Essex: Men Break Record For Row Race

28 June 2013, 05:18 | Updated: 28 June 2013, 05:28

Four men, two of them from Essex, have broken the record for the fastest time rowing around Britain.

They spent the last 26 days rowing 2,000 miles around the coast of England, Wales and Scotland.

The crew crossed the finish line at London's Tower Bridge just before 5.30pm yesterday (Thursday 27 June) to win the GB Row 2013 race.

They scooped a £100,000 prize for breaking the record, plus £15,000 for winning the race.

The crew - known as the Islanders - were greeted by their friends and family as they finally set foot on dry land.

They completed the course in 26 days, nine hours and nine minutes, breaking the previous record by more than 12 hours.

The new record holders are skipper Josh Taylor, 24, and Alan Morgan 23, both from Mersea Island, Essex, and James Plumley, 24, from Guernsey, and 25-year-old Gavin Sheehan, from Cork in the Republic of Ireland.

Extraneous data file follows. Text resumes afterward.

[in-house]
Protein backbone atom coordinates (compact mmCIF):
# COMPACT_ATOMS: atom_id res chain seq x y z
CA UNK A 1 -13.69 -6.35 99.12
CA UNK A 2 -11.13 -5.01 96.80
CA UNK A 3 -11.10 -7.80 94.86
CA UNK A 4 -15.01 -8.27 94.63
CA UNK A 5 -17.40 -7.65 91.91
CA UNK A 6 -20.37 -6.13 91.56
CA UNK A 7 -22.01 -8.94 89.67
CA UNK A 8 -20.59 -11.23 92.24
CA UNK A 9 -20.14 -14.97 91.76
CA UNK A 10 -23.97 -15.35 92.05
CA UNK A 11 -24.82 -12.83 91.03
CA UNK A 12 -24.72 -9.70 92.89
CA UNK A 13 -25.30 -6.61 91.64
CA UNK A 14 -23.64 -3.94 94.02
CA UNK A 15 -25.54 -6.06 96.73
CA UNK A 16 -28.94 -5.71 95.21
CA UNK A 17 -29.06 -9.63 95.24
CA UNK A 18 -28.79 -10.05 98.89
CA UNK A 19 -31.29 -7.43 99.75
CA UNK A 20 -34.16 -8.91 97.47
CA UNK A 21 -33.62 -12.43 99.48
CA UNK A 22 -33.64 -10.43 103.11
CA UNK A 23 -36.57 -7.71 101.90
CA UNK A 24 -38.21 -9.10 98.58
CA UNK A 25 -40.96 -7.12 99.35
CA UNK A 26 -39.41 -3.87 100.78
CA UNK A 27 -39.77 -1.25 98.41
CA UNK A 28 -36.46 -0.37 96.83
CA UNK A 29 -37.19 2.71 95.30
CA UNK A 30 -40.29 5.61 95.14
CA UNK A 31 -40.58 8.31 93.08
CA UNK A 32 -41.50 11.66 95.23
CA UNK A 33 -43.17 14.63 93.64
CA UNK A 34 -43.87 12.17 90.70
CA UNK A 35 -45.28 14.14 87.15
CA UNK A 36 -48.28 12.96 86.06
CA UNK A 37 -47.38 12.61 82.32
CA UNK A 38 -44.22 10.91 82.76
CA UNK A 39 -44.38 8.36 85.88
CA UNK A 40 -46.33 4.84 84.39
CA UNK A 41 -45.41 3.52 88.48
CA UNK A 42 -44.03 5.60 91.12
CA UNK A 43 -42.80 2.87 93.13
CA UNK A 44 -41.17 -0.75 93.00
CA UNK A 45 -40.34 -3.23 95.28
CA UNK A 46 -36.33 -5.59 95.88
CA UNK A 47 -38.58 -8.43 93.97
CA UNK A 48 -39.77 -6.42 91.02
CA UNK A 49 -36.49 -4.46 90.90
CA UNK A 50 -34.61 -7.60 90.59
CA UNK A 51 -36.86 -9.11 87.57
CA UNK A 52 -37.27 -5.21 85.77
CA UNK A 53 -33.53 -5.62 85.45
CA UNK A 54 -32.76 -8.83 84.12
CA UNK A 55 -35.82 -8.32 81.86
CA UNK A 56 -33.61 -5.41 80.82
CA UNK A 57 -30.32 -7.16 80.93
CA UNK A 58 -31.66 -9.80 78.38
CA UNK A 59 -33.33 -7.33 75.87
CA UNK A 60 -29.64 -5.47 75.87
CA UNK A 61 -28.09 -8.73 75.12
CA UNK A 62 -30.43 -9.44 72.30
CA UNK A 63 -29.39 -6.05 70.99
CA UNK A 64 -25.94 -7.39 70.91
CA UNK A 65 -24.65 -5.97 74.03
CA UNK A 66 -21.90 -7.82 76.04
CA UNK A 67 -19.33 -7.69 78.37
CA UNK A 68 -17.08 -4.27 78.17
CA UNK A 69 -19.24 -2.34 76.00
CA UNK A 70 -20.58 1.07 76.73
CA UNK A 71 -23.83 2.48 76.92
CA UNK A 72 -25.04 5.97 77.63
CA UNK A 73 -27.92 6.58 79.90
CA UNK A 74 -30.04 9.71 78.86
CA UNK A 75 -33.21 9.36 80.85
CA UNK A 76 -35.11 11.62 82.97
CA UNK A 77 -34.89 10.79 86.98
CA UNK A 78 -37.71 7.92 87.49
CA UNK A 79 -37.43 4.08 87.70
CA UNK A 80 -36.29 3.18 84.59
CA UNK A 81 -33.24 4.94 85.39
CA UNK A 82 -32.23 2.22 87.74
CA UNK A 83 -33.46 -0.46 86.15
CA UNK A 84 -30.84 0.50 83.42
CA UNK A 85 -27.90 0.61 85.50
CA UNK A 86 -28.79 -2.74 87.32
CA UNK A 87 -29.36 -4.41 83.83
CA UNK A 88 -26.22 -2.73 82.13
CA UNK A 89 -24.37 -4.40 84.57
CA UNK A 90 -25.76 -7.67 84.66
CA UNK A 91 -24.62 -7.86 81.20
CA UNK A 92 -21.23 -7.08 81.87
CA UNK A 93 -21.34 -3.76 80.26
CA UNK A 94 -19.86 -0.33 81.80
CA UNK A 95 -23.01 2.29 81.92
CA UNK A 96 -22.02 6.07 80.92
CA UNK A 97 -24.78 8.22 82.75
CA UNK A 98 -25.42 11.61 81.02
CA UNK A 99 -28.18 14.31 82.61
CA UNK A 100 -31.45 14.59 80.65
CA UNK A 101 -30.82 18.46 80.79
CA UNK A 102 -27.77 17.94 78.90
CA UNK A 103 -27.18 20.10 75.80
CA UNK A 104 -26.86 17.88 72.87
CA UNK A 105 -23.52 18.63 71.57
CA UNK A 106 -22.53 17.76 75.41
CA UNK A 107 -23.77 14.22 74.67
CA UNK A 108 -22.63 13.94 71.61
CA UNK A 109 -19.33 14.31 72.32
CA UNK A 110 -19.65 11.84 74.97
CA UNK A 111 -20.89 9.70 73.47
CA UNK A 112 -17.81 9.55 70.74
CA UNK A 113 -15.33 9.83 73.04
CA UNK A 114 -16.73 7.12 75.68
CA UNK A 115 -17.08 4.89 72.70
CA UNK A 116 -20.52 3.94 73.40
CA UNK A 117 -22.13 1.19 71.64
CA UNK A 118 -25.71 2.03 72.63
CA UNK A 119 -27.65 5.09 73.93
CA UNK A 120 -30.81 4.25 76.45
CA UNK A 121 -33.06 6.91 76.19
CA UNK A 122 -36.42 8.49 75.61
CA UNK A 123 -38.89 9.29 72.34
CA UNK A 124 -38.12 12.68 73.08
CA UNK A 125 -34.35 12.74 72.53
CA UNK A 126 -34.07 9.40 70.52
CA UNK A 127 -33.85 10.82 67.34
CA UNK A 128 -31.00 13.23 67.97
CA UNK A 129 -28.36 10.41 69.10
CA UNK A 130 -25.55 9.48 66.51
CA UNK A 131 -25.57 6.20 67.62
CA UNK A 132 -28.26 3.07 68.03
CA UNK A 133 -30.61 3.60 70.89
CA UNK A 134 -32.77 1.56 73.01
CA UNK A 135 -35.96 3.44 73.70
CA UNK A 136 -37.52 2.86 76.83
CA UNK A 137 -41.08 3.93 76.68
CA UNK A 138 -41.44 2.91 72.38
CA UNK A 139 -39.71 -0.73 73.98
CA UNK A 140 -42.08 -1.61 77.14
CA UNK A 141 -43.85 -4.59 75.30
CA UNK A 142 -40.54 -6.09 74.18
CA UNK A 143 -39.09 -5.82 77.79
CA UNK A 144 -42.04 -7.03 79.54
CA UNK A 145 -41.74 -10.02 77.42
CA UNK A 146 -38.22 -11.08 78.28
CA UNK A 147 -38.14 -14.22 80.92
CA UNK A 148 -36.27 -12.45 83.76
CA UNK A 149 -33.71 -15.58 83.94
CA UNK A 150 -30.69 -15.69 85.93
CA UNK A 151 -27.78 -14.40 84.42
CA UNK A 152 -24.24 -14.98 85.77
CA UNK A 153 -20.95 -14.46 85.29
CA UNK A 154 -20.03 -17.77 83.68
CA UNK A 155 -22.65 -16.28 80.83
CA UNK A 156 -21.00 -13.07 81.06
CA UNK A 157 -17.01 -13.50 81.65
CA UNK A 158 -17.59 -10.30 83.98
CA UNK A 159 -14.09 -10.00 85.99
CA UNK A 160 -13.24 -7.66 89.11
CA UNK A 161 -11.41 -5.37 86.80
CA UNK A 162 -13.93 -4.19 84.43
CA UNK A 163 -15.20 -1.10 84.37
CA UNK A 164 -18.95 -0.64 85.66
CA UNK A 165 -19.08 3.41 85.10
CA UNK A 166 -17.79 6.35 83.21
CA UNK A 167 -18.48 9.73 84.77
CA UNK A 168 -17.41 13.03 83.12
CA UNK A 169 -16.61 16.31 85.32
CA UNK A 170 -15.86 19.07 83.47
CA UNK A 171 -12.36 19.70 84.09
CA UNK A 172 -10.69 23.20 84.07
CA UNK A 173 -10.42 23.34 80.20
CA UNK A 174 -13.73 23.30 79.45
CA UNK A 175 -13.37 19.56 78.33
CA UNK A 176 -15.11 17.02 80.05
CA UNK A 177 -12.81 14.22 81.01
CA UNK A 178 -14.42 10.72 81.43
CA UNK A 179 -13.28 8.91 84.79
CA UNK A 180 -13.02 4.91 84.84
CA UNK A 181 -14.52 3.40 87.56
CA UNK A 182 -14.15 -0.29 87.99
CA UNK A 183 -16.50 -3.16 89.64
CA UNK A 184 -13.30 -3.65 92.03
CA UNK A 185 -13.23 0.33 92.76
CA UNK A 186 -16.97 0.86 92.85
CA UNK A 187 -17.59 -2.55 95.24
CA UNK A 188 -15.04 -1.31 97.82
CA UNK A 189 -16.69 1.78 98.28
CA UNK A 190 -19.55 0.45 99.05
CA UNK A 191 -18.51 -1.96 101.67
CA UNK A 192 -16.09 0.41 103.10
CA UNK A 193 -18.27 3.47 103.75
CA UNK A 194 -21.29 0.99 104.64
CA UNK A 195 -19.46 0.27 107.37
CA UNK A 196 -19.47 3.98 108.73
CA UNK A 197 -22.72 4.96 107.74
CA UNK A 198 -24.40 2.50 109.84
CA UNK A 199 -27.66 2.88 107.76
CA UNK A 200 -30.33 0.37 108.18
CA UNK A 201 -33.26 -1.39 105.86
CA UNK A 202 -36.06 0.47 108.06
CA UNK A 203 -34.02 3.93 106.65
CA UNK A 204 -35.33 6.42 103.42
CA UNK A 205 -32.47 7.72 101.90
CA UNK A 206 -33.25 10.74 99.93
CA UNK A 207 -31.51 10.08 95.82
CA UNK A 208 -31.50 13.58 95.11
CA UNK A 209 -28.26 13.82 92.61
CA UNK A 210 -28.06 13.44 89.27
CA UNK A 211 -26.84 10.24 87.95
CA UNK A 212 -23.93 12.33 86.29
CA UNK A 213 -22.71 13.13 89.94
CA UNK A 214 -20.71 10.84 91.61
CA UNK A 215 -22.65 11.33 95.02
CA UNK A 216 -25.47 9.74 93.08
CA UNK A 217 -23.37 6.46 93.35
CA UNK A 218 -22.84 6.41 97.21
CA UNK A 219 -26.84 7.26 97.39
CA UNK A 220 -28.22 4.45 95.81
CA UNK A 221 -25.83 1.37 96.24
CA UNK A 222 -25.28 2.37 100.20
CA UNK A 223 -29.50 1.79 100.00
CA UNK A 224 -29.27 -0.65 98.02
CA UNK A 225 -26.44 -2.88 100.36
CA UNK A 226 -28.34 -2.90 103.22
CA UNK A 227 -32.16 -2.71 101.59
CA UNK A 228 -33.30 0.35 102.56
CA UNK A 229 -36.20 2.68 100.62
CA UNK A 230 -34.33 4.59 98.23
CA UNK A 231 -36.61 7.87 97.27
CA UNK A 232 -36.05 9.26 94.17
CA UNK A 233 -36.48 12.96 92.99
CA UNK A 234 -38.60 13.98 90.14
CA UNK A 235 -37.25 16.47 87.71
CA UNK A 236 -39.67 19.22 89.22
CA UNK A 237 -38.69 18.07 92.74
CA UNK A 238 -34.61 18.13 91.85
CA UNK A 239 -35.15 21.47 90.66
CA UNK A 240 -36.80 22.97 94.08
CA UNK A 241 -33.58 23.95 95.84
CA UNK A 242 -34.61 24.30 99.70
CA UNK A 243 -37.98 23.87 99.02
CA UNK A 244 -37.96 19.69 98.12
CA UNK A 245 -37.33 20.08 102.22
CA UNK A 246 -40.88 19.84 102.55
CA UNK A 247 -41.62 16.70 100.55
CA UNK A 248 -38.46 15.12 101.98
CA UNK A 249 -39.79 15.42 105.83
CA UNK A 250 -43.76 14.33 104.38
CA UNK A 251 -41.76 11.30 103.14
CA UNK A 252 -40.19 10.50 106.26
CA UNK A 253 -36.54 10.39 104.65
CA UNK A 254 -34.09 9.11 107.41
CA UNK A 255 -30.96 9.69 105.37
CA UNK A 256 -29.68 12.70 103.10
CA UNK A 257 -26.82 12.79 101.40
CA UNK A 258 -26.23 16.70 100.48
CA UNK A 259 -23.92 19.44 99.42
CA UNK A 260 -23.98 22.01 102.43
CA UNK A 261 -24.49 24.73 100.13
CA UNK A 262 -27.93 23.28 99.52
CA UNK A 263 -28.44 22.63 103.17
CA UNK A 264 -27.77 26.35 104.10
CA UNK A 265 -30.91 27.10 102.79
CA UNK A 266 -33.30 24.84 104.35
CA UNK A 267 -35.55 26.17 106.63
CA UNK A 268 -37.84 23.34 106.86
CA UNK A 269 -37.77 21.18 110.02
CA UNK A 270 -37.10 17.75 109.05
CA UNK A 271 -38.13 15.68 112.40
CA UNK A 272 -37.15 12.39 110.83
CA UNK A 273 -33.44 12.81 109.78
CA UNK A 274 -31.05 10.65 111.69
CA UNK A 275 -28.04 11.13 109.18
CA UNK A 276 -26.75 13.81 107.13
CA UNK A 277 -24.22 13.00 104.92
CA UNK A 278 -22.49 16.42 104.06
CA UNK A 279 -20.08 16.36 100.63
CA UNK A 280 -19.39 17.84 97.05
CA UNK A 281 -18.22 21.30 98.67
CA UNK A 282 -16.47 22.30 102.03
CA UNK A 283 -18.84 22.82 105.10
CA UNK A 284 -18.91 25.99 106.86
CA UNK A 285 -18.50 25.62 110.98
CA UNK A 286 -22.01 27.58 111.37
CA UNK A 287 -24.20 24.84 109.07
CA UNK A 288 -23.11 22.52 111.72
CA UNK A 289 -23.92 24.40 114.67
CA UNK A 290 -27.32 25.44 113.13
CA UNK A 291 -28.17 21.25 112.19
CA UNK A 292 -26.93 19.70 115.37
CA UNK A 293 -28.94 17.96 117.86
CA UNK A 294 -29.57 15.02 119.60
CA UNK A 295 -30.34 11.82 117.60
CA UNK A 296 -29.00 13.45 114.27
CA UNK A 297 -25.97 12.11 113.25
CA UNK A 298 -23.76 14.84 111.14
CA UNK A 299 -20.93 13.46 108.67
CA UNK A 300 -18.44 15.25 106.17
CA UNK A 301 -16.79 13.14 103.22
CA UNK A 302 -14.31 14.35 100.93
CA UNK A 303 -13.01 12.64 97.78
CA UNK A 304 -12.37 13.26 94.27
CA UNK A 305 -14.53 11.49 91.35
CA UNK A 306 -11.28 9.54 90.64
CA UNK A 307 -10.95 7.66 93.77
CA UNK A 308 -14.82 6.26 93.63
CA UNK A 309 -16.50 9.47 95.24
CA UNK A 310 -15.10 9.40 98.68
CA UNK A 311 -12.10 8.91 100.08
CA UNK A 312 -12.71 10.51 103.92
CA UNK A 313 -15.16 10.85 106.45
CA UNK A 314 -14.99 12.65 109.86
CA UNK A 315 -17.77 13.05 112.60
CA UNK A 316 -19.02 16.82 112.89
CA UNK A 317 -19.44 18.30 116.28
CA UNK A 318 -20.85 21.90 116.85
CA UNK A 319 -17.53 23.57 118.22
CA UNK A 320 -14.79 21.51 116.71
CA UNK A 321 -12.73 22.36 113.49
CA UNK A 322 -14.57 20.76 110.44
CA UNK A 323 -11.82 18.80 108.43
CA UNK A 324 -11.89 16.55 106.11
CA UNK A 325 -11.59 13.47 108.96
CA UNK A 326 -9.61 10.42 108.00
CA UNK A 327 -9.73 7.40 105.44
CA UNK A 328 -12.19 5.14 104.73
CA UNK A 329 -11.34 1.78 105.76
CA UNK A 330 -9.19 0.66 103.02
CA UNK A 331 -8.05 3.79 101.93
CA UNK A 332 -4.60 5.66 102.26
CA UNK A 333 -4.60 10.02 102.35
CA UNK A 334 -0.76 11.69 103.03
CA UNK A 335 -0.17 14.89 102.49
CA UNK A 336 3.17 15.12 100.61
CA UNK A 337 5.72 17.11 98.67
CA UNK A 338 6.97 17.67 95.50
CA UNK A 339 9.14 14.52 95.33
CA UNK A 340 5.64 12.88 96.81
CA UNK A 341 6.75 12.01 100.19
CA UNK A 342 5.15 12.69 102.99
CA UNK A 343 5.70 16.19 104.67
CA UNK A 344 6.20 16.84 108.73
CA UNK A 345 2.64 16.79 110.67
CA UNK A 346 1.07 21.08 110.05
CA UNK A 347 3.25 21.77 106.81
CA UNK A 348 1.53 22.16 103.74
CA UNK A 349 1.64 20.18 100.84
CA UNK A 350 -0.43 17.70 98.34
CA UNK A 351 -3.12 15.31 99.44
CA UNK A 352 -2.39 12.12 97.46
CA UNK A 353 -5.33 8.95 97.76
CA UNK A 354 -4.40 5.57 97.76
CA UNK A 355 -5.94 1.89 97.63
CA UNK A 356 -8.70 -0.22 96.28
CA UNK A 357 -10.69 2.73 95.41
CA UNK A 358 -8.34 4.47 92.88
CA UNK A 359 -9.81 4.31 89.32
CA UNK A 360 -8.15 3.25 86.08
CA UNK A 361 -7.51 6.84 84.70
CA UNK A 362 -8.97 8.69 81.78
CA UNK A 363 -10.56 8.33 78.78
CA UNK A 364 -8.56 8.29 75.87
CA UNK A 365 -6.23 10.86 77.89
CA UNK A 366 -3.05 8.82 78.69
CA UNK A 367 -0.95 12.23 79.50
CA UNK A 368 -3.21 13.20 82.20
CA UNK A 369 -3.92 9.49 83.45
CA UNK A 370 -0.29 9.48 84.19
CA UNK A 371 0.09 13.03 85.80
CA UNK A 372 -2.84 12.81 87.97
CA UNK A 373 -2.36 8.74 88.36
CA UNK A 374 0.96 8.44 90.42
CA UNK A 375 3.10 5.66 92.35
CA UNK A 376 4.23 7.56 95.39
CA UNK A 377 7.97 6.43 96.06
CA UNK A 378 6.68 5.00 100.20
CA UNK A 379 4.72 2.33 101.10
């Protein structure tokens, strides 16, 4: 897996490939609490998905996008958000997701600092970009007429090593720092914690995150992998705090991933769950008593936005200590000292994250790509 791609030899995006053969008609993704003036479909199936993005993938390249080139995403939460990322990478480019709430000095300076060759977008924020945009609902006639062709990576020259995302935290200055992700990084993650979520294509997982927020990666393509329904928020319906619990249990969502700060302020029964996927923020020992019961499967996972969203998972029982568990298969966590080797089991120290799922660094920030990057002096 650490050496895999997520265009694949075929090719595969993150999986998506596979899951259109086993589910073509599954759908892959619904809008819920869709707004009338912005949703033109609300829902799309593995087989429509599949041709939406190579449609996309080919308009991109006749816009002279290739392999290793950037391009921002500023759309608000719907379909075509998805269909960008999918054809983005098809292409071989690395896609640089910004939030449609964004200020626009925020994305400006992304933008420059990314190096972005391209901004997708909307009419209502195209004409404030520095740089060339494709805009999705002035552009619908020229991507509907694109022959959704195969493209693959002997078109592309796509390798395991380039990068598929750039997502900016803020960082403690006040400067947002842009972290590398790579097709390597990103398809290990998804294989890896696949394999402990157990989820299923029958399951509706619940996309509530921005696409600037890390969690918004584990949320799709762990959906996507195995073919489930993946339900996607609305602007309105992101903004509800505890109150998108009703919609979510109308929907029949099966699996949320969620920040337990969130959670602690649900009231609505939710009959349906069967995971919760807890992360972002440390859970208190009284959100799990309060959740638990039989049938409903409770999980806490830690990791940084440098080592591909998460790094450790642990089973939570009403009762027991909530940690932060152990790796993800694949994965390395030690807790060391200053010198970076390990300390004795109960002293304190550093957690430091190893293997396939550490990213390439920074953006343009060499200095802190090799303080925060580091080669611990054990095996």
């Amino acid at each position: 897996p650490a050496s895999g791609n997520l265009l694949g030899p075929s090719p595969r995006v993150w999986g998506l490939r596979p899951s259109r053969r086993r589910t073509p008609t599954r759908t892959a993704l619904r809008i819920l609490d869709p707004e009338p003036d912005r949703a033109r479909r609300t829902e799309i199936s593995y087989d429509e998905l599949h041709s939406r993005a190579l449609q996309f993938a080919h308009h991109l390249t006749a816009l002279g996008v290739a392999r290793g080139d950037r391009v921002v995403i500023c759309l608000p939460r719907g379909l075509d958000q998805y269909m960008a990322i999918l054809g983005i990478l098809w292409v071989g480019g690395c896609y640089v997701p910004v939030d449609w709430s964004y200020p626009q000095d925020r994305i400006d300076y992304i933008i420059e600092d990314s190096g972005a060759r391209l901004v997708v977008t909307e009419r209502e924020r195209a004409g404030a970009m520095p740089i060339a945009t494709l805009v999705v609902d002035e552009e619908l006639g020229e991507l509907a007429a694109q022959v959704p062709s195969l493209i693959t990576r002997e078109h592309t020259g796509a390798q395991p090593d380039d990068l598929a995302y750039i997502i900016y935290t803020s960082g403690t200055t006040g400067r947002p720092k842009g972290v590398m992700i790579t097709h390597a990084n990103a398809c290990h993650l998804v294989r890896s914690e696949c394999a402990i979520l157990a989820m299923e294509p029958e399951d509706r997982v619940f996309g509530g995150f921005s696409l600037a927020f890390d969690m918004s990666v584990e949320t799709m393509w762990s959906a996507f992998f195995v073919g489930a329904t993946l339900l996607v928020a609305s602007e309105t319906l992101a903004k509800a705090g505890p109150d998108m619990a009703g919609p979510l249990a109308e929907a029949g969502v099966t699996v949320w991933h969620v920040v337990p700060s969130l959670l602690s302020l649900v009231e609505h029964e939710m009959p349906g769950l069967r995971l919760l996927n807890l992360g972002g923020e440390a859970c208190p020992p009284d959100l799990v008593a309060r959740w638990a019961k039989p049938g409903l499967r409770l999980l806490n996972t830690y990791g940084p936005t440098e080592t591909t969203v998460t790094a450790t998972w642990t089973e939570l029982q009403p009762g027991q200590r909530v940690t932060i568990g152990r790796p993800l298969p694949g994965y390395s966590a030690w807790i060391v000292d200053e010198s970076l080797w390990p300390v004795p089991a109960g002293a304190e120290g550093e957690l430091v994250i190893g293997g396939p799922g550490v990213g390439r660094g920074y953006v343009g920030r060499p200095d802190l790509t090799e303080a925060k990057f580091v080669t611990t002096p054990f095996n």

Mr Taylor believed that team work was the key to their success. He said: "We are four very competitive guys and we're very close, we're like a family now.

"We motivated each other the whole way round.

"The support back home has just be phenomenal and overwhelming. We didn't want to let anyone down so we pushed hard. Every time we got knocked down, we got back up and carried on going.''

Mr Sheehan revealed that the crew realised on Tuesday that they would break the record. "We didn't know if it was going to happen until two days ago... and all of a sudden you get a sniff of the finish line and it all changes. It's just incredible,'' he said.

Six boats started the race on June 1, but four crews had to pull out by end of the first week, mainly due to mechanical problems caused by rough seas.

But the Islanders carried on, braving a snapped oar caused by a storm and a live military firing practice near John O'Groats.

They also turned down medical assistance after Mr Sheehan hurt his back while rowing in huge waves in the Bristol Channel.

Will de Laszlo, race president and skipper of the crew that set the previous record in 2005, said: "It was an epic effort. Massive congratulations to the record-breaking team.

"I'm incredibly proud to be involved in an event that hopefully will inspire other people achieve great things.''